Trader’s Notebook

3:30 p.m. New York time

Half an hour before the closing bell. The S&P 500 futures fell to 3974.25 in mid-session and then rose back into the 4020s. The low point was below yesterday’s session low, 3893.55, confirming that a small subwave, {5-12}, of the 3-week-old larger downtrend, wave 5{-7}, is still underway. When 5{-12} is complete, it will also be the completion of wave 3{-11}, a downtrend that began on February 16.

This are all small-degree movements whose value lies in their indicating when a larger upward correction might begin. Waves 1{-8} and 1{-9} have been downtrending since February 2, and their termination, when wave 5{-10} comes to an end, will be the start of an upward correction that could carry the price up into the high 4100s. Aside from that early warning function, the smaller degrees are just the daily dance of the market, full of sound and fury, signifying nothing.

I’ve updated the chart.

9:35 a.m. New York time

What’s happening now? The S&P 500 E-mini futures rose overnight, reaching 4030.

What does it mean? The downtrend that began on February 2 continues and is in its initial decline, which, when complete, will be followed by an upward correction.

What are the alternatives? There are two, unchanged from yesterday:

Alternative #1: It remains possible that the present movement is a subwave of the upward correction that began on October 13, which, under this scenario, is still not complete. A reversal and rise above 4208.50 would confirm thiws analysis.

Alternative #2: Early in a directional movement, determining the place of a subwave in the fractal hierarchy of waves — smaller waves within larger waves that in turn are the subwaves of still larger waves — is at best an experienced guess, at worse a throw of the dice. All of the subwaves I’ve labeled on the chart cold be one or two degrees higher, or one degree lower. There’s no way to know for sure. This doesn’t effect the analysis; however, it can speed things up or slow them down.

Chart note. Also unchanged from yesterday.

The fractal nature of stock movements requires a complex labeling system. The chart mark-up, showing the Elliott wave analysis, works like this: Each wave has a designation — a number or letter — that shows its position within the larger structure that contains it. And each wave designation is followed by a subscript, in curly brackets, to indicate the wave’s place, its degree, within the complete fractal structure of the price movements.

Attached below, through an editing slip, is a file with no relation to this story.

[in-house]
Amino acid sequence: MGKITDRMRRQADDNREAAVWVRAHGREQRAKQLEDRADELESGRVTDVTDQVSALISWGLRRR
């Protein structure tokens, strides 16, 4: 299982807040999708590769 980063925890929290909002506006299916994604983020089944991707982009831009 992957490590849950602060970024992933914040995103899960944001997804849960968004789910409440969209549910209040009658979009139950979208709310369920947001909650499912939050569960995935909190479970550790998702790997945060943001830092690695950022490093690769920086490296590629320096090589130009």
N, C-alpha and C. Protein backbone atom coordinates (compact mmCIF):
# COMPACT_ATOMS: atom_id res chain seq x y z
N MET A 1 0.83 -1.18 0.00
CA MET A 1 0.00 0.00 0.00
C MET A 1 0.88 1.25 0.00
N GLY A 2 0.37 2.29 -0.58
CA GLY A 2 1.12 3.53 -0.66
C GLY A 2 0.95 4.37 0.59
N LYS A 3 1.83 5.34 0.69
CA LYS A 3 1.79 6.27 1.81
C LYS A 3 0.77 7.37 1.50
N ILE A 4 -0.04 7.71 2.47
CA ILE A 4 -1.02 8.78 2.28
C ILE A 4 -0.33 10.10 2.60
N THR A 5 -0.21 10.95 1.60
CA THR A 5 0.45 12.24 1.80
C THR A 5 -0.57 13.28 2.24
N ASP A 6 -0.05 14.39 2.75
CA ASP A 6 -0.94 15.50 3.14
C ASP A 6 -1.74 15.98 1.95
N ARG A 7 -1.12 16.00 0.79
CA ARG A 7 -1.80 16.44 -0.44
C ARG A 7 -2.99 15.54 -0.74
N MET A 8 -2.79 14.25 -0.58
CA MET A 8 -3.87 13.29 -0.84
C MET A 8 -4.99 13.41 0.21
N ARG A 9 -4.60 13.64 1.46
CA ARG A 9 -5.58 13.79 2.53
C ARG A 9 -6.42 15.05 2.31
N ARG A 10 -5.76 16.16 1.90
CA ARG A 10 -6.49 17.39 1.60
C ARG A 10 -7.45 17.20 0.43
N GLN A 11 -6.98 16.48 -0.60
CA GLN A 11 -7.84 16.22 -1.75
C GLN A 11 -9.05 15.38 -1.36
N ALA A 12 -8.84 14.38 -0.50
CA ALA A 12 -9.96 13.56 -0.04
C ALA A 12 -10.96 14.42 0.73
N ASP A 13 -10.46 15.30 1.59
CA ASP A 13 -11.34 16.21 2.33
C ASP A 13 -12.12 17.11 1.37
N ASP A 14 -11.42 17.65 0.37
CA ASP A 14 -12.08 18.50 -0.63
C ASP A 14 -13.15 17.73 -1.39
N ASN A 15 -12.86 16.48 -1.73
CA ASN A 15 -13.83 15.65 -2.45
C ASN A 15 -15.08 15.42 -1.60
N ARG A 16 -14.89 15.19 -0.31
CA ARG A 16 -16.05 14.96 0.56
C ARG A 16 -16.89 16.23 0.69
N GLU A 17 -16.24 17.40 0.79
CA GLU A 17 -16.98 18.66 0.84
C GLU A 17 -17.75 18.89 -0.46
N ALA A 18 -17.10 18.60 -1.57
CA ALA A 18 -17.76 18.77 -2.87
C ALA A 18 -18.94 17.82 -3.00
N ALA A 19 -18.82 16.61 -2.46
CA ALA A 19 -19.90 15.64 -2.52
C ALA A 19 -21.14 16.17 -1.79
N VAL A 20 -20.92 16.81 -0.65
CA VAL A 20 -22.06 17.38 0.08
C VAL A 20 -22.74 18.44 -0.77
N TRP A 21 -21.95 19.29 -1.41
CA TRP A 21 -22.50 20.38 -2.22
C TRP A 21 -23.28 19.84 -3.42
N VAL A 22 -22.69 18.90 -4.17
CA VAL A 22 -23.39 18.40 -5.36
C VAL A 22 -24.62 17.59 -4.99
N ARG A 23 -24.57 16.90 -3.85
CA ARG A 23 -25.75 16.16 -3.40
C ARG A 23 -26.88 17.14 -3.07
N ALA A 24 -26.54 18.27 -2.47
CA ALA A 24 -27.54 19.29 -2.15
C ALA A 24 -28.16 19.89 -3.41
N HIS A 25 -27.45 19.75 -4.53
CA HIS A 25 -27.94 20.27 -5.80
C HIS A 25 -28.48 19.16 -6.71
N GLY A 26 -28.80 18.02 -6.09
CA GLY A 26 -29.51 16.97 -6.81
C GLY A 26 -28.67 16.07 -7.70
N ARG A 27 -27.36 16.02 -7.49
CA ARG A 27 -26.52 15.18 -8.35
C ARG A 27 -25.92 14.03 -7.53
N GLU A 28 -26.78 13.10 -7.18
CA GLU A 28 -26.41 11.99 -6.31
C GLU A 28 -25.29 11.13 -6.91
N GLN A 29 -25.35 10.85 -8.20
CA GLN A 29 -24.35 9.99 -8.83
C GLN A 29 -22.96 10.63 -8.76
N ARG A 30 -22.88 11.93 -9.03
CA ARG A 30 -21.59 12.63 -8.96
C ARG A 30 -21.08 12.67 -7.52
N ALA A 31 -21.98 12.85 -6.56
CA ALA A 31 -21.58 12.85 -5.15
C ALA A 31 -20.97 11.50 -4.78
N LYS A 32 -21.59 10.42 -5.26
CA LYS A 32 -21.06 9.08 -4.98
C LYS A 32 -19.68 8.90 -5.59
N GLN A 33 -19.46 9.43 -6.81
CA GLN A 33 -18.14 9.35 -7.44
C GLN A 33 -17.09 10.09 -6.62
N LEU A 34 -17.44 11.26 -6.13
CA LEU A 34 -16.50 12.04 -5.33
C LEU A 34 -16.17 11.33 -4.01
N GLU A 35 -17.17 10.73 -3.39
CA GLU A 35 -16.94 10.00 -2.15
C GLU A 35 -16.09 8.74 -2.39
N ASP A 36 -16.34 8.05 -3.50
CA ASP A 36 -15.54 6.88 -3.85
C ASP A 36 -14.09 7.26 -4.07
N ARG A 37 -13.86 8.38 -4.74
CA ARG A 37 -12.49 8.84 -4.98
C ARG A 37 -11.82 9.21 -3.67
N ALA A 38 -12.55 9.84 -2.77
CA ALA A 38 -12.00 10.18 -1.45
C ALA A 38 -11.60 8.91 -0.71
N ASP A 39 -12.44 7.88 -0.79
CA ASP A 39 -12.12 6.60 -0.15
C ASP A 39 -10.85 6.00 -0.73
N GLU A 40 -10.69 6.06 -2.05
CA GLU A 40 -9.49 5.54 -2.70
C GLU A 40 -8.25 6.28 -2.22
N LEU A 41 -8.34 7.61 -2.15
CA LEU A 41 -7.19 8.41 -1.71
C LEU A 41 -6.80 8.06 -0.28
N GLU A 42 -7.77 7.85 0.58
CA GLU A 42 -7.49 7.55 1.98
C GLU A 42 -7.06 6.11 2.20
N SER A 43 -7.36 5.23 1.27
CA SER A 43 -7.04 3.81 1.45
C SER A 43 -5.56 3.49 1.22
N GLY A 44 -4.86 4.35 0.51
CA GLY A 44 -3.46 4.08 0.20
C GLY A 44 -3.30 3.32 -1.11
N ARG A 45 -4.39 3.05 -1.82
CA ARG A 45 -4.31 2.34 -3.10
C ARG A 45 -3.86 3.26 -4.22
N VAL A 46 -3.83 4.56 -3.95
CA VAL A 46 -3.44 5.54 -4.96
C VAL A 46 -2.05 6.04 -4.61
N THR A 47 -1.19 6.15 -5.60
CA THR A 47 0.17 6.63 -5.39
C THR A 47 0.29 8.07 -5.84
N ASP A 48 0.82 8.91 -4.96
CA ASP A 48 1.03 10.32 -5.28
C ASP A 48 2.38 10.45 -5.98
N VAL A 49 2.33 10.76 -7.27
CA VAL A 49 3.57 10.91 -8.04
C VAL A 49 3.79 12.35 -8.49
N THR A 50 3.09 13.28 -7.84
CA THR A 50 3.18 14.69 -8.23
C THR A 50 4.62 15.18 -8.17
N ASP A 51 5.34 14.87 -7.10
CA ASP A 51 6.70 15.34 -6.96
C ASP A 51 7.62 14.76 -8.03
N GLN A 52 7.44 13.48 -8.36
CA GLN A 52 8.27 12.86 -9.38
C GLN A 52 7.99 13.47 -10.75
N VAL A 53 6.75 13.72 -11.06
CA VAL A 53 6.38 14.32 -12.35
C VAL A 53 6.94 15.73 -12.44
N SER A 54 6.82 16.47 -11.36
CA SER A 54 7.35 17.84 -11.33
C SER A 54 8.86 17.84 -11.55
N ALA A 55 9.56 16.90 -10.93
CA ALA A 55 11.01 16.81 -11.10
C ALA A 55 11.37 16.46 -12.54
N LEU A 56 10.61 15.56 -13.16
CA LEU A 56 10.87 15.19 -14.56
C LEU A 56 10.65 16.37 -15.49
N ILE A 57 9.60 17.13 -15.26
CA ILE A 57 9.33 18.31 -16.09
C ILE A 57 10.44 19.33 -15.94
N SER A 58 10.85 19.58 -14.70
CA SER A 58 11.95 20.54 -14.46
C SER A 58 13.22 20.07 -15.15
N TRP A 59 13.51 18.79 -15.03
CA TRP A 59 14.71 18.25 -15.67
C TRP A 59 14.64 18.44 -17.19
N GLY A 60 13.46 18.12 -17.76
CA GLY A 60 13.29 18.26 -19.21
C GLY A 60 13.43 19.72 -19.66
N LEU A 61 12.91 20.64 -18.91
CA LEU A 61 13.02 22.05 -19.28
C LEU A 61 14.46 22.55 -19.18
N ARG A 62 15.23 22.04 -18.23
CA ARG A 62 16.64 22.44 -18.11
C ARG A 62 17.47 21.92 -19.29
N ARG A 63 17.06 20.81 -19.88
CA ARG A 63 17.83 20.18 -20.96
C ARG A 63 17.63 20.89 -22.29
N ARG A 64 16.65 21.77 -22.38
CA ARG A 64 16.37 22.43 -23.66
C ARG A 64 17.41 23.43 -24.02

[S&P 500 E-mini futures at 3:30 p.m., hourly bars, with volume]

What does Elliott wave theory say?

Here are the waves that my analyses are based on.

Principal analysis:

  • The downward correction that began on February 2, wave 3{-7}, continues.
  • It is in the first of five subwaves, wave 1{-8}.
  • Within wave 1{-8}, wave 1{-9} is underway and is in the final subwave within a five-wave structure, downtrending wave 5{-10}.
  • Wave 5{-10}, in turn, is in its middle wave, 3{-11}, which is in its final wave, 5{-12}.
  • The nature of the low-degree rise that began on February 22 is uncertain. It is either a subwave of an ongoing downtrend, wave 5{-12}, or wave 5{-12} ended at the February 22 low, 3983.75, also ending the parent wave 3 {-11}. If wave 3{-11} has ended, then an upward correction, wave 4{-11}, is now underway.
  • When wave 5{-10} is complete, it will also mark the end of wave 1{-9} and the beginning of a low-degree upward correction, wave 2{-9}.
  • Wave 3{-7} is still taking its tentative first steps and will develop into a powerful downtrend that will carry the price below 3502, the starting point of the preceding upward correction, wave 2{-7}, and most likely significantly below that level.

Alternative analysis #1:

  • The upward correction that began on October 13, 2022, wave 2{-7}, is still underway.
  • It is in the third of three parts, upward wave C{-8}.
  • C{-8} in turn is in its third and final subwave, rising wave C{-9}.